Victims of Eta attacks and their relatives led protesters from all over Spain on Saturday, carrying national flags and placards reading “No negotiation in my name” and “Murderers in prison”.
They marched between two squares that were the scenes of two of the bloodiest Eta car bombings – one that killed seven people in June 1993 and another that killed 12 in July 1986.
Organisers said a million people took part but official estimates ranged from a quarter of a million to 850,000.
Victims of Eta violence called the march after Spain’s parliament gave Jose Luis Rodriguez Zapatero, the prime minister, permission last month to open peace talks with Eta if the group laid down its arms – a possible step towards ending 37 years of killing.
At the same time, thousands of supporters of a Basque party banned as Eta’s political wing marched through the Basque city of Bilbao to back the party’s peace plan.
“Hundreds of thousands of people have come to fight against Eta … and in no case negotiate with a terrorist organisation”
Batasuna leader Arnaldo Otegi told supporters the party would do all it could to ensure its two-pronged peace plan, including talks between Eta and the government, was under way by next year’s Basque homeland day, which coincides with Easter.
“Eta has shown its predisposition to start talks with the Spanish government,” Otegi was quoted as saying by Spanish news agency Europa Press, adding: “Despite all the obstacles, the process is going to start moving”.
Eta, classed as a terrorist group by the European Union and the United States, has killed more than 800 people since 1968 in a campaign to carve out an independent Basque state in northern Spain and southwest France.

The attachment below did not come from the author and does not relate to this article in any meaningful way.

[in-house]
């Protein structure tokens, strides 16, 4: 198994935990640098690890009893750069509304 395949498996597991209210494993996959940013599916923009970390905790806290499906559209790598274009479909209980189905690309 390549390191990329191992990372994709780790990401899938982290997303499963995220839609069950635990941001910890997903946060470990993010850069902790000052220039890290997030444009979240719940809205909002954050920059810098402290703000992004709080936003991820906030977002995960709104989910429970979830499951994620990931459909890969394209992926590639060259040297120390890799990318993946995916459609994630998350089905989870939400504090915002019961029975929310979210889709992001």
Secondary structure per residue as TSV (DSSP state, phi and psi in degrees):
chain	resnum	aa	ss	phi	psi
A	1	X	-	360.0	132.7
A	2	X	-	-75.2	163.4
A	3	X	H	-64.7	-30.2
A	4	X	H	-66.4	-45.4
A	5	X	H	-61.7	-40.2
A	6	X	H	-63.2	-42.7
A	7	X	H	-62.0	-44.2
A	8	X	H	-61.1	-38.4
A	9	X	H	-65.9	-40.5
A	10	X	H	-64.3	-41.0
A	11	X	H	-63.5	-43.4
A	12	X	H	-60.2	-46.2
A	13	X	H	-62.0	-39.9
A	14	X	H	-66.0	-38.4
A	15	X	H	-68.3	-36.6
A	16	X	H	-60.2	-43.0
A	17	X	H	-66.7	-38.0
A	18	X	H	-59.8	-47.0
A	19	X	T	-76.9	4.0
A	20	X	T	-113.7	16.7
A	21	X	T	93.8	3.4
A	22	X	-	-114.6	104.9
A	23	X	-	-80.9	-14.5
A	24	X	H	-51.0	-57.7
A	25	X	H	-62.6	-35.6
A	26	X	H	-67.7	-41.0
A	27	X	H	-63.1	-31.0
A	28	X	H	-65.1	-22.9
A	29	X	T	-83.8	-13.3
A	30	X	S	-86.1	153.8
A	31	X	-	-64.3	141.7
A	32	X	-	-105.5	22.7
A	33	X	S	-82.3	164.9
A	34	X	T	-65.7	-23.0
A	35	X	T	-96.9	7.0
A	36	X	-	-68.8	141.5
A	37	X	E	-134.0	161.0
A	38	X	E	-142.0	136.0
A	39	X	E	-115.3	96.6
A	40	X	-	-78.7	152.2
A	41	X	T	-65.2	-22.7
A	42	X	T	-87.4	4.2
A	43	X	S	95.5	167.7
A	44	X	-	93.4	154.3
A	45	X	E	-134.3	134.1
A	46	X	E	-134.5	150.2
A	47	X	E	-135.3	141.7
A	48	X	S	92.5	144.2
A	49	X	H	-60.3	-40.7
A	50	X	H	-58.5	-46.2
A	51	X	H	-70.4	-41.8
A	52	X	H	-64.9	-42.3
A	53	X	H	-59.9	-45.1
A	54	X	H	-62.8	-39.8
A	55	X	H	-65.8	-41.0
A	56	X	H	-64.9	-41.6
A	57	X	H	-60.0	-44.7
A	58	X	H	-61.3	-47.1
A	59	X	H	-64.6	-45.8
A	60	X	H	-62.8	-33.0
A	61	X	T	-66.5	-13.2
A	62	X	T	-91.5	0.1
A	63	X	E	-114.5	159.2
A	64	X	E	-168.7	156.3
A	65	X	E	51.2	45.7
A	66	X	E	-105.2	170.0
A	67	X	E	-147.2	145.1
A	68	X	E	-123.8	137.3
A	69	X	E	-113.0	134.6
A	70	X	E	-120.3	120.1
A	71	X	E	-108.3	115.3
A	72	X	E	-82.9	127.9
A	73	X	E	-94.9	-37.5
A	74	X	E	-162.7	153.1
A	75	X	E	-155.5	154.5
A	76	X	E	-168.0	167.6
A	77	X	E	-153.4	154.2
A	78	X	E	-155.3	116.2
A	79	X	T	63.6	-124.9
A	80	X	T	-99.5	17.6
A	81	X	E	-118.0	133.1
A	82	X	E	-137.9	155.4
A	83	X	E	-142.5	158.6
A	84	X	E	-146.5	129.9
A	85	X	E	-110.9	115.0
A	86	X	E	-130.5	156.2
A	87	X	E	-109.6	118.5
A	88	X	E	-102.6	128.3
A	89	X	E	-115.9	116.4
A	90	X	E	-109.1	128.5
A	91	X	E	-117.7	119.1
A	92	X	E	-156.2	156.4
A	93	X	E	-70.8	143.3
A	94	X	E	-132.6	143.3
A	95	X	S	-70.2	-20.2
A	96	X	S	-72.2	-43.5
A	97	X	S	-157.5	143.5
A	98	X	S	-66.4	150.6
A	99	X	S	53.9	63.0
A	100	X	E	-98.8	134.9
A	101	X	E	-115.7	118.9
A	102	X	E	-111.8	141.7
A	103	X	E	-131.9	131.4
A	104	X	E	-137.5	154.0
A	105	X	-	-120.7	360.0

Leaders of the opposition centre-right Popular Party (PP), strongly opposed to talks with Eta, took part in the Madrid march, including former prime minister Jose Maria Aznar, who survived an Eta assassination attempt in 1995.
“It’s a fantastic demonstration. Hundreds of thousands of people have come to defend decent ideas which are to fight against Eta, finish off Eta … and in no case negotiate with a terrorist organisation,” PP leader Mariano Rajoy said.
Many marchers shared the PP’s view that a police crackdown on Eta in Spain and France in recent years, including hundreds of arrests, was bringing success in the fight against Eta and that Zapatero’s overture was misguided.
The Spanish capital, Madrid, is a
The government, whose members stayed away from the demonstration, said the march will not change its stance.
The peace offer has been greeted by a series of Eta bombings, the most serious a Madrid car bomb that injured 52 people last week.
Batasuna called the Bilbao march in support of a peace plan it announced last November which called for an agreement between political parties and unions in the Basque country and separate talks between Eta, France and Spain on demilitarising the conflict.
Otegi is due at Madrid’s High Court next Wednesday to answer charges of belonging to Eta, a case Otegi’s allies say could
derail peace efforts.